Of course, Lobring runs for the shelter of the Fire Charter, which smells like an attempt to indict the whole fandom. But the whole fandom isn’t at fault here, far from it. Mr. Lobring should go and see the reaction from last October when those who threw bottles onto the field during the Fire’s last home game against D.C. were admonished on every blog and feed possible.
From here, Mr. Lobring goes on to pretty much read a stat sheet and defend his boss, telling us there’s things “we don’t always get to see.” This smacks of a “you never played the game” kind of hiding behind bullshit thing. While he can quote all the community outreach and season ticket growth and charitable efforts (and all that’s great), let’s be honest, most people don’t give a shit. Ask fans what they’d rather have: a non-winning team that is very involved in efforts off the field or one that collects trophies that only plays the game and does nothing for the community? I bet I know what 90% would say.
And even if there are more people who would cherish the Fire’s efforts to be a part of the community (again, a great thing), how come Mr. Lobring’s reciting of these efforts is the first I’ve heard of them? Eh, Mr. Communications Director? Let’s not pretend the Fire do all those things because Hauptman is just another word for “Santa.” It’s publicity, except it doesn’t seem to be generating any.
Mr. Lobring then goes on to reference something about on the field matters, though I have no idea what. He mentions that the team earlier in the season wasn’t good enough. Ok, so what’s been done? Bringing in another defensive midfielder (the one spot the Fire were pretty well-stocked) and one striker. Not the most pressing needs, I guess. This was after the acquisition of Bakary Soumare. And still the Fire sit outside the playoff spots with little hope of making up the ground. Worse yet, there seems to be no plan or philosophy in development or style. And yet Mr. Lobring wants me to think everything is ok because the organization simply wants things to be? What’s the plan? What’s the next step? What is acceptable? What’s the goal? Does anyone know?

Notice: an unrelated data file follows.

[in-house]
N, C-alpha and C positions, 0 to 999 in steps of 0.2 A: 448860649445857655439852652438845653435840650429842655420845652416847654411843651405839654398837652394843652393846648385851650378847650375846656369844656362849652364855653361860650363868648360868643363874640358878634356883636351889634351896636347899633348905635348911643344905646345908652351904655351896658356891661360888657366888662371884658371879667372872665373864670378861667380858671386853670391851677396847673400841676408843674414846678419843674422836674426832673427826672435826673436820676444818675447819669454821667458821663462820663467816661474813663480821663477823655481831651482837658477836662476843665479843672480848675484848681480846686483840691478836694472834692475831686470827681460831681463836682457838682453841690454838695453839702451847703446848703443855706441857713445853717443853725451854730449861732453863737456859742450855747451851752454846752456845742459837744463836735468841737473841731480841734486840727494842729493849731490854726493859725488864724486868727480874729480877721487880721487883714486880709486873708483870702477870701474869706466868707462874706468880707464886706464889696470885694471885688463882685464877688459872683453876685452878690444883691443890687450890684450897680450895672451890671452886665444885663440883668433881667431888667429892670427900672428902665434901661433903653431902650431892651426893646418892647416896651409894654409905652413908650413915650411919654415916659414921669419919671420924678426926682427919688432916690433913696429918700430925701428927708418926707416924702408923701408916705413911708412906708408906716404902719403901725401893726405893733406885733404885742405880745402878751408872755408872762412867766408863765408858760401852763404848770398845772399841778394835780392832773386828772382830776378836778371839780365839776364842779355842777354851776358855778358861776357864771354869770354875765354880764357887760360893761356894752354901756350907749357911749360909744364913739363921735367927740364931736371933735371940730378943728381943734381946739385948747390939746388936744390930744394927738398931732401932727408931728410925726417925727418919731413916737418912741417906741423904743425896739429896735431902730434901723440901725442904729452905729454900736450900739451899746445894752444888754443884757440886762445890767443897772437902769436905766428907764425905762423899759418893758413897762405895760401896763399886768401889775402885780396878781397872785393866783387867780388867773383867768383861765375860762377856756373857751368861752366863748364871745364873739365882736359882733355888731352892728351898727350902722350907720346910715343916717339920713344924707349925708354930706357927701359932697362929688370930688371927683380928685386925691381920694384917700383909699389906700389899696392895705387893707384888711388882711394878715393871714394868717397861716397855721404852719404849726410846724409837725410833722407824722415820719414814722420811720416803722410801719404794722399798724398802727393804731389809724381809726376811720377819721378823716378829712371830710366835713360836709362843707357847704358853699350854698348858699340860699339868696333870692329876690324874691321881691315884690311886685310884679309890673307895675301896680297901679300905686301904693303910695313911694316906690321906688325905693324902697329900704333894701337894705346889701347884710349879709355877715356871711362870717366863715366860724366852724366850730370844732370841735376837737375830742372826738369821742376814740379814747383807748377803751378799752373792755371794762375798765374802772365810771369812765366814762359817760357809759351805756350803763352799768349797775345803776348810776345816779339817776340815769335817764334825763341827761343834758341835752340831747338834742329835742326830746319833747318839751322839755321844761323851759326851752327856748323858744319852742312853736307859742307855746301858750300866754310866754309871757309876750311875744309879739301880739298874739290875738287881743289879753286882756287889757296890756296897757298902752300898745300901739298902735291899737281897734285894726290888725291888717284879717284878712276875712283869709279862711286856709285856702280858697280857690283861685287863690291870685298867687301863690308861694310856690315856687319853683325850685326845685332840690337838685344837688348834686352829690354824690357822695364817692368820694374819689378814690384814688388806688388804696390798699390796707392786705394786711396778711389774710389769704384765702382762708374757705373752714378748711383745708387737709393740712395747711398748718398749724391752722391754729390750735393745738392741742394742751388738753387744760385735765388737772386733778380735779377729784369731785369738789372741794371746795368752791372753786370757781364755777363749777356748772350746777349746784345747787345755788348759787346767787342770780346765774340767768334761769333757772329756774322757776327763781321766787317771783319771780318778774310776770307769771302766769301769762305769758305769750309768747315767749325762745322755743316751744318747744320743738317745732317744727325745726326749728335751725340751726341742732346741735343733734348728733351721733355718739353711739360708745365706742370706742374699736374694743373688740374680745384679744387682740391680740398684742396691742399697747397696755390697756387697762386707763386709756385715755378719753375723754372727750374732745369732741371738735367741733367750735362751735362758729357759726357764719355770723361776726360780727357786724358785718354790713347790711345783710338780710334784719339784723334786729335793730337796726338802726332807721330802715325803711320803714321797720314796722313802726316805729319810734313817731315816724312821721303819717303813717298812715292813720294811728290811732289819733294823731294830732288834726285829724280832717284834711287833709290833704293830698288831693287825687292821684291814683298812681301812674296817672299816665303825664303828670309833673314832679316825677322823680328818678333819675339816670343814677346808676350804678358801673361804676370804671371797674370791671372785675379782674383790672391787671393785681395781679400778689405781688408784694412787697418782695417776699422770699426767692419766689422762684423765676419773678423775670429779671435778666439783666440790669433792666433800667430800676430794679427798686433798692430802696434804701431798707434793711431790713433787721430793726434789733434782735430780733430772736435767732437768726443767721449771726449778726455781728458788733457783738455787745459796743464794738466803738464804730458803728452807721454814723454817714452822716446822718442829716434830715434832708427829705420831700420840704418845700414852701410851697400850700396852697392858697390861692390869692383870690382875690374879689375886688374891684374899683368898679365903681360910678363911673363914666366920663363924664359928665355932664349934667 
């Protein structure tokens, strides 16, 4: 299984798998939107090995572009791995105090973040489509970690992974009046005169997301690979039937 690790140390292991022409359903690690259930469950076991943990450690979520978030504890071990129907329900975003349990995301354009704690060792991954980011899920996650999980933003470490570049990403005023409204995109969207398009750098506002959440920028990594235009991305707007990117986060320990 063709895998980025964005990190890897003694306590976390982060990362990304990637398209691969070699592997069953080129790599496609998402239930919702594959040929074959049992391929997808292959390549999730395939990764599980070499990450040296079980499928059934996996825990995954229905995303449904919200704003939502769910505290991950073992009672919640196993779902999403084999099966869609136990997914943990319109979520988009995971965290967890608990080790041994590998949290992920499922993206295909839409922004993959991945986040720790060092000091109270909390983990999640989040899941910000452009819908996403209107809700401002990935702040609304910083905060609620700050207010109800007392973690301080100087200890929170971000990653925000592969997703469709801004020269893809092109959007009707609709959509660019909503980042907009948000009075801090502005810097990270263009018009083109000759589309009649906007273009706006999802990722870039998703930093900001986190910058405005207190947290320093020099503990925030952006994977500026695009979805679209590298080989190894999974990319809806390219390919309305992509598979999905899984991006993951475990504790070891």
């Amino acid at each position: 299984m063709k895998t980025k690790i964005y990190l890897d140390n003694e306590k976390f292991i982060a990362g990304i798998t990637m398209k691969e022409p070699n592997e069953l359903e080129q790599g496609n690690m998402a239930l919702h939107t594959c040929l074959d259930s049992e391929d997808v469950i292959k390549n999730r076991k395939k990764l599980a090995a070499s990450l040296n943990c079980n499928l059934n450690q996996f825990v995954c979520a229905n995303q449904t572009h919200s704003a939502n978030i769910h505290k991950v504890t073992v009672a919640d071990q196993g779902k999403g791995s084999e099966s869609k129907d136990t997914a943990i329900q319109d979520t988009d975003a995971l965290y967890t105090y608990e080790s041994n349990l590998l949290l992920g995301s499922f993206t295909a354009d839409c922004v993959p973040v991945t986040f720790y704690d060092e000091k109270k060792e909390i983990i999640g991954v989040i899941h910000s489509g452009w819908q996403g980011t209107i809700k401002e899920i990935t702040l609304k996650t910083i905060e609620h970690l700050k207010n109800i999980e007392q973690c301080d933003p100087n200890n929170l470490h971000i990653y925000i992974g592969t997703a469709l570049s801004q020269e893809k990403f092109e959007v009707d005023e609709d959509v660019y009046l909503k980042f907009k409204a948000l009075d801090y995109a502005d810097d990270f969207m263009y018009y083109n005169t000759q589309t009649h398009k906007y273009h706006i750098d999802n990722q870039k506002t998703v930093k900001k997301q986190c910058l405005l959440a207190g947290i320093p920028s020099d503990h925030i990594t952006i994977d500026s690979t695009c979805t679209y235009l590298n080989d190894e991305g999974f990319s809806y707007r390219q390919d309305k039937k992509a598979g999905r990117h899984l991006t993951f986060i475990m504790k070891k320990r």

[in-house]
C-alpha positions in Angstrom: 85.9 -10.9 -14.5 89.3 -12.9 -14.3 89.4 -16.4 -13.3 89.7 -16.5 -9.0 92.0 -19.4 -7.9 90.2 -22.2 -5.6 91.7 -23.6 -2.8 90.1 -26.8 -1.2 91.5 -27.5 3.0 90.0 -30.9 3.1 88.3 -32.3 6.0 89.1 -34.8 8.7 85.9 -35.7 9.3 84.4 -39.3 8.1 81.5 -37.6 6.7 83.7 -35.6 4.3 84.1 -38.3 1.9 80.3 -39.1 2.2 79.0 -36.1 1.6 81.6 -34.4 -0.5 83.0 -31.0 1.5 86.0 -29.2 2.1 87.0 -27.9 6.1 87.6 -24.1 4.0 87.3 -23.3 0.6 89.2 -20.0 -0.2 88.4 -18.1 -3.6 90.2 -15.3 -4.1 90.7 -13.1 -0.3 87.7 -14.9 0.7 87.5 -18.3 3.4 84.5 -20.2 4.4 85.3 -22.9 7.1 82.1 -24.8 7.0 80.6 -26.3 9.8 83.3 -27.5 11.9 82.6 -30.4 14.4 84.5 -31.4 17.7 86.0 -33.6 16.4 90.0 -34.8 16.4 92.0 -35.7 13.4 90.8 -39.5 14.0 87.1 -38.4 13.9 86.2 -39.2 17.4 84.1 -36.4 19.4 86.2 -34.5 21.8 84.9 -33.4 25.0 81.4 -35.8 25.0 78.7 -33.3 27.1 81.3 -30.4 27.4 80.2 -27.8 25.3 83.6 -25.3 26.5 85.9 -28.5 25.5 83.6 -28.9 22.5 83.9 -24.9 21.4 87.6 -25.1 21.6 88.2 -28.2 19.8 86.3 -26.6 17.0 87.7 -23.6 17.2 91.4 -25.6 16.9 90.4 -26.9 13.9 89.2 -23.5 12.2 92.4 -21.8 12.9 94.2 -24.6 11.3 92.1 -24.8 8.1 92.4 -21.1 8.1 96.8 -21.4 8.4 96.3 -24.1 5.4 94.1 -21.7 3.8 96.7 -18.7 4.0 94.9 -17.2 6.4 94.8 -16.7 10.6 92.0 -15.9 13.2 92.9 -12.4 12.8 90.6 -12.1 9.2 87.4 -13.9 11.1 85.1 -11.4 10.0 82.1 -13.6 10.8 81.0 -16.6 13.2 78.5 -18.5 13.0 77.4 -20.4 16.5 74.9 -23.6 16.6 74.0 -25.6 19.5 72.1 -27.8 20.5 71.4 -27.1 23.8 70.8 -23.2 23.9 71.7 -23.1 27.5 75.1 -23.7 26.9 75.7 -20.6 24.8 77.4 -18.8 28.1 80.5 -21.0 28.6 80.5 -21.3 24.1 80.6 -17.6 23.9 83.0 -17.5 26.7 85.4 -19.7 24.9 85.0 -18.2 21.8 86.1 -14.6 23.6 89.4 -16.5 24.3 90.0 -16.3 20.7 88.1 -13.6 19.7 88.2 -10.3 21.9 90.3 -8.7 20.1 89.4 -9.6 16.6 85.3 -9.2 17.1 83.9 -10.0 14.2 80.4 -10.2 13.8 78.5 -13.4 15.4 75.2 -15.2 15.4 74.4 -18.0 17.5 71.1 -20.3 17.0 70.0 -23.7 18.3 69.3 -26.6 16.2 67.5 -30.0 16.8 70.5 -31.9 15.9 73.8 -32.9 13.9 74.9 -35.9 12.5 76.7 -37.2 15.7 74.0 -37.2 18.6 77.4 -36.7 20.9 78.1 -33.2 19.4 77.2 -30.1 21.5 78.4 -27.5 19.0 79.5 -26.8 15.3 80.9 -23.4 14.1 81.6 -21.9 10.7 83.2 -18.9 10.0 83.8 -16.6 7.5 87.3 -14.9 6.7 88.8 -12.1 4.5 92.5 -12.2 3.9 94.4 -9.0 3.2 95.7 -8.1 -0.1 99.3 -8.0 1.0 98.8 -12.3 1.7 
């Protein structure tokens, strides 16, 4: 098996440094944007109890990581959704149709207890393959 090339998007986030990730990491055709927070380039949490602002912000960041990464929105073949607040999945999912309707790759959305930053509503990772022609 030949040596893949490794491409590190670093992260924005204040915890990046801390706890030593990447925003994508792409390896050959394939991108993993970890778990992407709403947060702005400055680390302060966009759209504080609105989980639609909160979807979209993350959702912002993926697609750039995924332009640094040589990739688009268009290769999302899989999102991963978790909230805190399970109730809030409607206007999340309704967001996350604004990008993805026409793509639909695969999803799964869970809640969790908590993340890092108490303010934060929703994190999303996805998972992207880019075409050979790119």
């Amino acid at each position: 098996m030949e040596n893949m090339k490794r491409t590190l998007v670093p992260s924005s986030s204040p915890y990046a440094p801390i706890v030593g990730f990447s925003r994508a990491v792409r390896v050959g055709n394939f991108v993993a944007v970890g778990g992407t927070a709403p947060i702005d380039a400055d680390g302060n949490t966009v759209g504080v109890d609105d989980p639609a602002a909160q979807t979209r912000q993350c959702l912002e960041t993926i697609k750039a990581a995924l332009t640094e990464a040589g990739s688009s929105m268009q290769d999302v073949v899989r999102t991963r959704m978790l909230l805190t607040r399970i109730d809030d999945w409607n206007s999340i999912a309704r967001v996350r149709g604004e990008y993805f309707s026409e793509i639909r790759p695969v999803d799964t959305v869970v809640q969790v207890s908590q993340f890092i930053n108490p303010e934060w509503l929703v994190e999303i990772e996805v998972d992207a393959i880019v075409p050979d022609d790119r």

To finish it out, Mr. Lobring once again runs for the shelter of this amorphous carny code that the Fire supposedly have.
Being part of an organization that stands up for values like integrity, hard work, and humility and a 24/7 desire to bleed for this incredible Club. I heard every one of those elements in my conversations with our owner, AK, and others I met before making the decision to join. I knew that I was becoming part of a bigger movement, tasked with growing the game and the Club, leaving a positive impact on the community and Chicago as a whole.